March was a pretty good month for me reading-wise. I read 8 books (why are kindle books so much easier to read quickly??) and went on a brief historical-romance trip while waiting eagerly for the second season of Bridgerton to release on Netflix. However, my reading buzz came to somewhat of a screeching halt after reaching one book in particular. It won’t be hard to guess which from the star ratings.

The View was Exhausting – Mikaella Clements & Onjuli Datta ★★.5

I picked this up on a whim while at the book store one day. I had a good feeling about it and after seeing some Evelyn Hugo comparisons (the acting, fame, secret relationship vibe minus the historical setting), I was even keener. As it turned out, TVWE was okay but unmemorable. I didn’t dislike it but it didn’t inspire much of an I-need-to-keep-reading headspace. It’s about an actress called Whitman who has an on-off again fake relationship with a party boy named Leo which they utilise whenever her public persona needs a refresh. The characters were fine, although I can’t say I grew particularly attached to them and I found Whitman frustrating in the second half. The chemistry between Whitman and Leo was decent and I did want them to be happy together, but far from one of my favourite romances. Honestly, I don’t really have all that much to say about this one.

The Viscount Who Loved Me (Bridgertons 2#) – Julia Quinn ★★

I had a lacklustre reaction to the first Bridgertons book (despite loving the Netflix series) but I was determined to try this anyway. I liked it slightly more than book one and enjoyed Kate but the big problem is that Anthony’s still an ass. Might be because he says things like: “I don’t like being denied my rights” when Kate asks to hold off having sex for a week. I get it’s historical but jeez…my ovaries just shriveled. There are also a couple of story elements that feel a little silly, like why Kate & Anthony get married. Don’t get me wrong, though, there was fun stuff, too – Kate’s troublesome corgi, Newton, the Bridgertons playing aggressively competitive Pall-Mall (like croquet), and Colin being an absolute shit-stirrer. Not sure if I’ll read book 3 but one thing’s for sure, if I have to read the word “rake” again for the 1000th time, I will gouge my eyes out.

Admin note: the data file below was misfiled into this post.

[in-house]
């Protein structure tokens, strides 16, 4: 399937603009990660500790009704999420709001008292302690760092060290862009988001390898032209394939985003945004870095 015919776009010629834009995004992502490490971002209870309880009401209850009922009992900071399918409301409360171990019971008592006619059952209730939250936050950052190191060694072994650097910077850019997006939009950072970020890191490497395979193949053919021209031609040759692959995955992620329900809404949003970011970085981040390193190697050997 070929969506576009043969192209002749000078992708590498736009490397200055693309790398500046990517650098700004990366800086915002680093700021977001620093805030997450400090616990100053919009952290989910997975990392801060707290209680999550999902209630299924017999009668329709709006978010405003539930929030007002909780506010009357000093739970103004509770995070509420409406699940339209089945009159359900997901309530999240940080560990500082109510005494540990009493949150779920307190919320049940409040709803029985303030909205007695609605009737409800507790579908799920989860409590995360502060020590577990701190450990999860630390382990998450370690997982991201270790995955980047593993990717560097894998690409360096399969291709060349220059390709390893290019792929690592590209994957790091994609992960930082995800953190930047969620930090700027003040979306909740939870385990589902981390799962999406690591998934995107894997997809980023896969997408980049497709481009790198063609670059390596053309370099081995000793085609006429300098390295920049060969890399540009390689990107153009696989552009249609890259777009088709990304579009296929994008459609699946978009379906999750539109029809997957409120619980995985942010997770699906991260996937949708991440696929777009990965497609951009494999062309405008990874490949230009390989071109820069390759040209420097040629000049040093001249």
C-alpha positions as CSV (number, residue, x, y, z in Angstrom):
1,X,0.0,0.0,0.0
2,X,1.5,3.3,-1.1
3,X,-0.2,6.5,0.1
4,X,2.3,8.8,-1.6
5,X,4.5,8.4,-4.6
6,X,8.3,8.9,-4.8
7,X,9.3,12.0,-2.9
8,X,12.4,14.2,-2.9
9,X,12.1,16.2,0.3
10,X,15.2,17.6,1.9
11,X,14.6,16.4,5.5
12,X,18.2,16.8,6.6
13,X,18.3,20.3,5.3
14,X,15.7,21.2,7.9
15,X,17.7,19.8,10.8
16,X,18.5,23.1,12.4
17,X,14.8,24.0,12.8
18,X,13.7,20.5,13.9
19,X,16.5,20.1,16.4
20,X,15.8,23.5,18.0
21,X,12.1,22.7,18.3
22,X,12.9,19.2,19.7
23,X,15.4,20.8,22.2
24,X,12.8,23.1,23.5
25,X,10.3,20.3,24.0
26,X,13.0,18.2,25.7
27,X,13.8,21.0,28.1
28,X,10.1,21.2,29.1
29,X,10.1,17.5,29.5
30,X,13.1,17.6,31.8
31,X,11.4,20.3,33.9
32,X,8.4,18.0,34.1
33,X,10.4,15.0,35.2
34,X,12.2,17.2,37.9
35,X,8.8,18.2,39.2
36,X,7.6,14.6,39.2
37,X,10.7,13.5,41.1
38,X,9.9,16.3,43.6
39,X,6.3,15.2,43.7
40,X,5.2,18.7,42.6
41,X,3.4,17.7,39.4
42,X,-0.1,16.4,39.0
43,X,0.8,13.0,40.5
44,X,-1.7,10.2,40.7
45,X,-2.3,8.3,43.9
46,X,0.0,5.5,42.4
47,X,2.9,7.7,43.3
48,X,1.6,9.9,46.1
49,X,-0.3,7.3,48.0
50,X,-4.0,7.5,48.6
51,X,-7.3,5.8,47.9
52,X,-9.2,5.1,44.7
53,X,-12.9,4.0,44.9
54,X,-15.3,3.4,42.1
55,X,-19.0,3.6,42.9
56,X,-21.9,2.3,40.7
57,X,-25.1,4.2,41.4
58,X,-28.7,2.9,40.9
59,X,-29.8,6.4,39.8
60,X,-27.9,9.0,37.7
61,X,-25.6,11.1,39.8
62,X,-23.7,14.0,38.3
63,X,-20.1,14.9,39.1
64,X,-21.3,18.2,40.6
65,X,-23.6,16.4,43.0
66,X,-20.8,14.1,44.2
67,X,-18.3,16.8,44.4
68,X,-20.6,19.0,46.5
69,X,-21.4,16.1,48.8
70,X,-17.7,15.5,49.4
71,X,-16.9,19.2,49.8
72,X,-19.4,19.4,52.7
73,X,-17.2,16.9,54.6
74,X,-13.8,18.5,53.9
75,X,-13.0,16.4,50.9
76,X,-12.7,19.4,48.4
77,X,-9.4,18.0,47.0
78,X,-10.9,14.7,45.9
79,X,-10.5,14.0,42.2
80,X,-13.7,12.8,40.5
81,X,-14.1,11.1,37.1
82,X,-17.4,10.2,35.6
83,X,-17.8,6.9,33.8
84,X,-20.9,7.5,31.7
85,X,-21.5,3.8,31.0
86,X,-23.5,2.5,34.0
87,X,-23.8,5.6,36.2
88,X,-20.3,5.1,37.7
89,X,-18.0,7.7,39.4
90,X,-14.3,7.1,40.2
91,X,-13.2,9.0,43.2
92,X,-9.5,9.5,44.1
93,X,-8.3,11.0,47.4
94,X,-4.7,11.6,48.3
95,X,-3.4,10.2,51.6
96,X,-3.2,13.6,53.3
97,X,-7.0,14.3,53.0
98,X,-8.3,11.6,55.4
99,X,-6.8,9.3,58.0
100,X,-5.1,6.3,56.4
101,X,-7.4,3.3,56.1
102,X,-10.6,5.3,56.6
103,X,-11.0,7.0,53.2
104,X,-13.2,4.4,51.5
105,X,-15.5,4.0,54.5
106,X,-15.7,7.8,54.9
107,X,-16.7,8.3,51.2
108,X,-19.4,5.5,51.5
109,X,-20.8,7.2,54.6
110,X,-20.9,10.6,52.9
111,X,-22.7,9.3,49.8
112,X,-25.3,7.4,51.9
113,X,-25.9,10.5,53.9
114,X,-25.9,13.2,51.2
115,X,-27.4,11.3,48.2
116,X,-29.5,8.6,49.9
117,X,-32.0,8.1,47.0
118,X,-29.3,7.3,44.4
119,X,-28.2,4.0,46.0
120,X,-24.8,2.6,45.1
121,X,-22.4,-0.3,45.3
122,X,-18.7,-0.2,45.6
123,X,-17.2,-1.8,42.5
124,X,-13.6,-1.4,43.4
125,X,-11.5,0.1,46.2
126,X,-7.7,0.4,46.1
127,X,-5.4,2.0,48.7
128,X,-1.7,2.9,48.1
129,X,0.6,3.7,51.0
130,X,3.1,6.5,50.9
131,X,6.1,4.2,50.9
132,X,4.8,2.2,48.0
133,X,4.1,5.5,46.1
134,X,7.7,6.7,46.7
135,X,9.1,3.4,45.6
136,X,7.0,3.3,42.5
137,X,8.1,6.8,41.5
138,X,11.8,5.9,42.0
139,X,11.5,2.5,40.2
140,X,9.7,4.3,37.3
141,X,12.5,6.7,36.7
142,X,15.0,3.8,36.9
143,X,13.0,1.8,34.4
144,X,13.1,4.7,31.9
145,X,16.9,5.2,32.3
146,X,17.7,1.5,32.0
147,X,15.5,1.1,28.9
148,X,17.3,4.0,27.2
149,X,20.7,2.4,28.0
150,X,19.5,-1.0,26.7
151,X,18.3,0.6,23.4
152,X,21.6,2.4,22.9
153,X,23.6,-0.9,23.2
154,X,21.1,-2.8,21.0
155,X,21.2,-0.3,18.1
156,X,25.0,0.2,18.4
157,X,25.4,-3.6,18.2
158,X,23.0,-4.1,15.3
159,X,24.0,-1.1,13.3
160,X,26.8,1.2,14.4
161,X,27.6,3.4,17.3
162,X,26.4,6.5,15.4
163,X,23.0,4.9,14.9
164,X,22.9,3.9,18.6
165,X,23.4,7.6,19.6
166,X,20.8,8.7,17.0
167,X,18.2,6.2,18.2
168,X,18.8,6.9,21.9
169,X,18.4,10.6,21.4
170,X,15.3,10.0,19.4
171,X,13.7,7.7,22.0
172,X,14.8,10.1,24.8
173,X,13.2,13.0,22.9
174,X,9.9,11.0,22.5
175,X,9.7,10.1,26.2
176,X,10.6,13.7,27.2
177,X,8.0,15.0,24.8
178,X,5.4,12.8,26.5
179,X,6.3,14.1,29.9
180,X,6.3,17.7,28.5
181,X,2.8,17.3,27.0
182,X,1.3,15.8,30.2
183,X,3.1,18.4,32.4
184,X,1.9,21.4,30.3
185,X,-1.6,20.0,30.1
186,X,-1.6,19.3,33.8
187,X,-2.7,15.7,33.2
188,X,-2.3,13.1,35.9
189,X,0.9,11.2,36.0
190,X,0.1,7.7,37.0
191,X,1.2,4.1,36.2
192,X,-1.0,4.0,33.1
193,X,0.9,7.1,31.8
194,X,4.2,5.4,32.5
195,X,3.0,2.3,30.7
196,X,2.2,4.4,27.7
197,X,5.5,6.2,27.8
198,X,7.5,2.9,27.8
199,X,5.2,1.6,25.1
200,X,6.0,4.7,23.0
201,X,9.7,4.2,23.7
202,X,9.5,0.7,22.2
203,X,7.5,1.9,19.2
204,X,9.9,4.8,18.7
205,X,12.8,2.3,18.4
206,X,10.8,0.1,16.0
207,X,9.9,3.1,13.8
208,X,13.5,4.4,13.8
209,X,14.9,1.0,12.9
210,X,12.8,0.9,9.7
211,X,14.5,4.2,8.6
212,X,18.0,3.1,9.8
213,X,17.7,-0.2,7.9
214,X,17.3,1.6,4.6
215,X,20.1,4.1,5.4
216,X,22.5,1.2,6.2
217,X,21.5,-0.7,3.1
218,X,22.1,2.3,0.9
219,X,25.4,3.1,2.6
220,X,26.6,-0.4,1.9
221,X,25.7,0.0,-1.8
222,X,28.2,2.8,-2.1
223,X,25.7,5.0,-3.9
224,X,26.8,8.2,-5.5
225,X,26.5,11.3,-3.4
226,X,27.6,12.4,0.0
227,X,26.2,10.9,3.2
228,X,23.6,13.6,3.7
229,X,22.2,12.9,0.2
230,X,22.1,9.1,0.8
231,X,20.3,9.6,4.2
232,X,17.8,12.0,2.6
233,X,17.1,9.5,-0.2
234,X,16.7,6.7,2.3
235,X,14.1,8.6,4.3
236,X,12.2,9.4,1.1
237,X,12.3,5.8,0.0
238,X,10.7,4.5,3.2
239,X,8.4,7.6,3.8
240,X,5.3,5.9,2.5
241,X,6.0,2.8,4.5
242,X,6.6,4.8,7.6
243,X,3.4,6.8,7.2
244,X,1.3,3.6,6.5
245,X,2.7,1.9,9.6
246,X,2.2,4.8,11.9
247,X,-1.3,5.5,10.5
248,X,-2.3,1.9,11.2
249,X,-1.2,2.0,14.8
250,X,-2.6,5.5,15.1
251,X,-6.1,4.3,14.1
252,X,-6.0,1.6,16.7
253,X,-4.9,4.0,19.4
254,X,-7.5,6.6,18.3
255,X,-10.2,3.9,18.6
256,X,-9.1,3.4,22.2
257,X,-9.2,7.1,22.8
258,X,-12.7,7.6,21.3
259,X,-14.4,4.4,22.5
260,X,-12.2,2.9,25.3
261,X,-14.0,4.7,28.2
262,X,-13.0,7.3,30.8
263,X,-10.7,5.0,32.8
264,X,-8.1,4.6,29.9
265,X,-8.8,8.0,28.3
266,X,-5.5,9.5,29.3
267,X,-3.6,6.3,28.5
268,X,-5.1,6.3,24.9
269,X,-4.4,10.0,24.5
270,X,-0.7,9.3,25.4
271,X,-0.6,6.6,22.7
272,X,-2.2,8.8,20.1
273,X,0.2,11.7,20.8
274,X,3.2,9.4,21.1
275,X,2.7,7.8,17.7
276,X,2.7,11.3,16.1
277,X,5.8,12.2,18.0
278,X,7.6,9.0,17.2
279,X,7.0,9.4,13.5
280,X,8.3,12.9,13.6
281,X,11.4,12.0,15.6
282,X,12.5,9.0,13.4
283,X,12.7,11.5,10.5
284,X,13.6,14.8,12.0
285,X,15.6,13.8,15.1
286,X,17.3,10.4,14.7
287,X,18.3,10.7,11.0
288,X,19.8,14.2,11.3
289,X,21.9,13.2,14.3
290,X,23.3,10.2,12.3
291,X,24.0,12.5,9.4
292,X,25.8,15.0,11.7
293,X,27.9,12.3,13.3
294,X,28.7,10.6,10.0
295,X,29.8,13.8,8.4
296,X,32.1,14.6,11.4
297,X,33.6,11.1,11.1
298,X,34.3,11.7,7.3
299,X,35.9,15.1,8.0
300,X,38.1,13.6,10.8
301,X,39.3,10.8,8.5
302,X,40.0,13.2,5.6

The Duchess Deal (Girl Meets Duke 1#) – Tessa Dare ★★★★

After my disappointing experience with The Viscount Who Loved Me, I thought I’d give popular romance author Tessa Dare a try and, you know what, this was really good! As far as historical romance goes, it felt more on the modern side but I liked that because it meant we avoided a lot of the toxicity you often find in the genre. The writing was really funny, even slightly satirical at times, but so easy to get sucked into. I liked the characters, especially our heroine Emma, and thought the interactions between her and male lead Ash were sweet and fun. I wasn’t swooning or shipping as hard as I have with other romance couples but it was cute, fast-paced, and humorous so I’m definitely up for more. If you like rom-coms with historical flavour, this is a good choice.

The Governess Game (Girl Meets Duke 2#) – Tessa Dare ★★★★